Me kayak is hurtin', lads

-- Last Updated: Aug-20-07 7:01 PM EST --

You know you're having a bad day when you have the following experience.

I was driving home last night after 3 great days of paddling in N. Minnesota. I securely fastened my Q and my NDK Triton to the top of my vehicle - I've done this hundreds of times. I had no problems driving across the Duluth-Superior bridge with 50-knot winds pounding me from the side. After a 2-hour drive thru wind and rain, I made it to my driveway w/o a problem. I proceeded to take the front/rear tie-downs off(yes, I'm one of THOSE), and then removed the straps from my Malone Autoloaders. I decided that in a flat driveway the Triton would be fine sitting on the rack w/o straps while I went inside to summon my son to help me unload the boat. A sickening thud ensued, reverberating through the neighborhood, and I knew it was the kayak. When we ran outside, the Triton was sitting askew on the driveway, apparently having slid off the back of the rack. From the top of a Toyota Sequoia to the ground is about 7 feet, by my reckoning.

Woe is me. This is my favorite boat - the sentimental symbol of my love for paddling. Many great times in this boat, some memorable trips with my son on Lake Superior, etc. The kayak has a large crack right where the hull and deck meet just aft of the skeg position. This crack is about one meter in length and it seems to be a fissure between the hull and deck. The hull is now quite pliable. I know this is not good. I know this may not be worth repairing, but I would appreciate any suggestions. Should I find a marine body specialist, or should I try to do it myself? Please offer your kind advice or condolences. I could use a hefty dose of either.


Got my condolences
ouch! Take heart, there some very knowledgeable people here, Bryan Nystrom, Mike McCrea and others should be chiming in soon enough.

Good luck!


Hell ya it’s repairable.
sucks when it happens but do a little reading and you be able to tackle the repair yourself. It really is easier than many people think. If you spend a little extra time and take things slow, you’ll be back on the water in a fine looking boat lickity split.

Use good materials. Check out west marine. Don’t write off the triton yet.

Ouch! i’ve done that. Nothing broke

These are great suggestions
I think I can do this myself with this guidance. It seems to be a blown seam, albeit in a difficult location to access from the inside. It’s basically toward the back of the rear compartment behind the skeg. However, with these repair, it appears that I can do this all from the outside. It might not look pretty, but I just want to paddle this ol’ beauty again.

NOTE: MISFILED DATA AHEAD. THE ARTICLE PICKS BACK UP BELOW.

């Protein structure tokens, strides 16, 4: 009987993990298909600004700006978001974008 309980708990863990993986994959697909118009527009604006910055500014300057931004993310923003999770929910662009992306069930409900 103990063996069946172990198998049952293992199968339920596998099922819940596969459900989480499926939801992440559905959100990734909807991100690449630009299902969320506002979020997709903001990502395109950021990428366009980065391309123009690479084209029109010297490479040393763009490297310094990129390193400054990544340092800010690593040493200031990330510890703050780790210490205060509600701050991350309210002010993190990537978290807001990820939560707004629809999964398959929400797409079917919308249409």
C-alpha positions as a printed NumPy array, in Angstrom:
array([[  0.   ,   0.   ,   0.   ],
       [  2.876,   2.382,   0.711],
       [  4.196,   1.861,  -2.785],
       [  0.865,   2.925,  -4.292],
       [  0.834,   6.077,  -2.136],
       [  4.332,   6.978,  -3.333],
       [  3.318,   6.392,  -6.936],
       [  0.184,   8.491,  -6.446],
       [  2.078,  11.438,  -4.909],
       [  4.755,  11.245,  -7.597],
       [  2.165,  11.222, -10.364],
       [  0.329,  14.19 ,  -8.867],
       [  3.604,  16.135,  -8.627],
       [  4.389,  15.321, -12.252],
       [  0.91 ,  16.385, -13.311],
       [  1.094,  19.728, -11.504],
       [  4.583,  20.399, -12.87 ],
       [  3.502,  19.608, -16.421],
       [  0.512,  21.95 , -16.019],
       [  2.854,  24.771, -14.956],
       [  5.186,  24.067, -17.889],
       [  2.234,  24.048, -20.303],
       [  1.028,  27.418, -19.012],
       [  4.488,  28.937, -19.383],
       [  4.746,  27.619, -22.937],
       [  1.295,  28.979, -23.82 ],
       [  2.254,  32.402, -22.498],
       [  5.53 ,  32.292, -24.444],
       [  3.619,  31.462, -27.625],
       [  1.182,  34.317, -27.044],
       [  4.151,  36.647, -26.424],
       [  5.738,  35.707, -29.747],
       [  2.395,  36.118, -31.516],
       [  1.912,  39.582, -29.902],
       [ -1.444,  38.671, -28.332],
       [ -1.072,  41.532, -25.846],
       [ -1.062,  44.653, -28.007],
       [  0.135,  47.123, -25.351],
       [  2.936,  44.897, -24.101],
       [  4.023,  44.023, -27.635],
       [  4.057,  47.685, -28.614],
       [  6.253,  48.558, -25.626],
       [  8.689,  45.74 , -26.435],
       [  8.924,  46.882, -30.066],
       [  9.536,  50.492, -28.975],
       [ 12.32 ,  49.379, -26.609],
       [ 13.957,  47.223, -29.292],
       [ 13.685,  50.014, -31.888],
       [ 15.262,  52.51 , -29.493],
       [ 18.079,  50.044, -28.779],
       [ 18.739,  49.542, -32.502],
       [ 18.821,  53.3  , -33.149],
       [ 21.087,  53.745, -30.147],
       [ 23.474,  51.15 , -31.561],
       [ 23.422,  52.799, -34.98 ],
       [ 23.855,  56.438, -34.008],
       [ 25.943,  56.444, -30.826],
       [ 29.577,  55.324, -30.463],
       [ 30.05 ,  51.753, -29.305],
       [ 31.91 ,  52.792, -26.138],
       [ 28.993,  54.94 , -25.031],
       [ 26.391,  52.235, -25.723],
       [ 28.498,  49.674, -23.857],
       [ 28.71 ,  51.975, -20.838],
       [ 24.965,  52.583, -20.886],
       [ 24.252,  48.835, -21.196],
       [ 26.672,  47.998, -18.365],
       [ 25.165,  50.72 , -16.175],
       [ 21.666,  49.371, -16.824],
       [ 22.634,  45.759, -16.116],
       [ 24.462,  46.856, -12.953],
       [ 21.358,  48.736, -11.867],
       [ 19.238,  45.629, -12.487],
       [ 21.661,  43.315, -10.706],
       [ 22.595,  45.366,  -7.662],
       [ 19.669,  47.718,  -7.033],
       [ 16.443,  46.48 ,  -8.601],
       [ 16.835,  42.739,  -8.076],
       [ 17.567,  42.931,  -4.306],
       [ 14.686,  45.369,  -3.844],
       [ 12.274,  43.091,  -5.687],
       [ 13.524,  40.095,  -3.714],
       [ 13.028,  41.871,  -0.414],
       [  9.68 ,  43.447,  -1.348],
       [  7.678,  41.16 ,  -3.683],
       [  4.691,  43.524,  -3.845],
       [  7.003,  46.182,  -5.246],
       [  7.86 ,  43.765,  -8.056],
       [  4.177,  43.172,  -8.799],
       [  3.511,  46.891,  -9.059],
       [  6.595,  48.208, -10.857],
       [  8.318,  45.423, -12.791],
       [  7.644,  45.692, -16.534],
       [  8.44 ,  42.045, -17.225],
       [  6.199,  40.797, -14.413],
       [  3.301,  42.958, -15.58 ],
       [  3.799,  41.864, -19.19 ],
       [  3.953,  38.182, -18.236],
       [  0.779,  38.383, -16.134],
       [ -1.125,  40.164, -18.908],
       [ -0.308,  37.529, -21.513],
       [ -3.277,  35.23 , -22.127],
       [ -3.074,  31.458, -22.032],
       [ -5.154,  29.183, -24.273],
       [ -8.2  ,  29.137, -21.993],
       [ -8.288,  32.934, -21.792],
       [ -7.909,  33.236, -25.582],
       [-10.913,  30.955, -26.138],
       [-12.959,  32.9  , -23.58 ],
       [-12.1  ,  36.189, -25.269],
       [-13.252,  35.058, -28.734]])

I’ll post some before/after photos when I’m done.

Thanks for the help. This forum is a great resource for me.


she won’t be pretty but will last
forever if you undertake the repair. I did a visually poor job with my first repair job on a Swift that had a very bad skeg box from the factory that was leaking and so was the rear hatch plate where it joined the deck. Many years of hard use later that repair is holding up just fine and the boat has gone on so many great trips with it’s three owners. Me thinks you and the boat are going to have an even stronger bond after you do the repair. And I don’t mean the resin setting up on your pants. Boats are made to be used and used often! So my favorite kayaks have faded and scratched gel coat and frayed seat pads and lots of memories!

Sorry to hear that …
Call me if you want professional advice and wish to do more than put a bandaide on a cut artery.

Is the seam reinforcement cracked itself or just peeled away from hull / deck ?.. BIG DIFFERENCE.

Guys, please mention to folks to sand prep before glassing or at least token wash out with fresh water when giving repair advice. Otherwise the well implemented repair will simply peel right off the next time its loaded.

Unless its 17+ oz. glass, two plys of commonly available glass tape is not enough to redo a blown seam. Especially if its 0/90 stuff. Think about it, 0 degree fibers doing nothing to reinforce seam, 90 degree ones yes but even with two plys you still end up with only the a tiny bit of the strength of the hull / deck. The seam should be equal > stronger than the hull / deck laminate … especially @ this stress riser area.

To get ‘way in there’: Measure and pre cut glass to correct length ( a tiny bit short is o.k as glass will elongate slightly depending on bias ) lay boat on its side, wet out glass on table so you can squeegee excess off, roll up neatly, place in hull @ premarked spot, unroll with gloved hand as far as you can use a light stiff dowell / bamboo rod to poke along down deep, good to have a light set up or flashlight at the ready here too, once you get the glass all unrolled, go over with brush taped to same or pre readied 2nd stick. A real nice job then can be covered with 4-6 mil plastic of peel ply applied the same way as tape.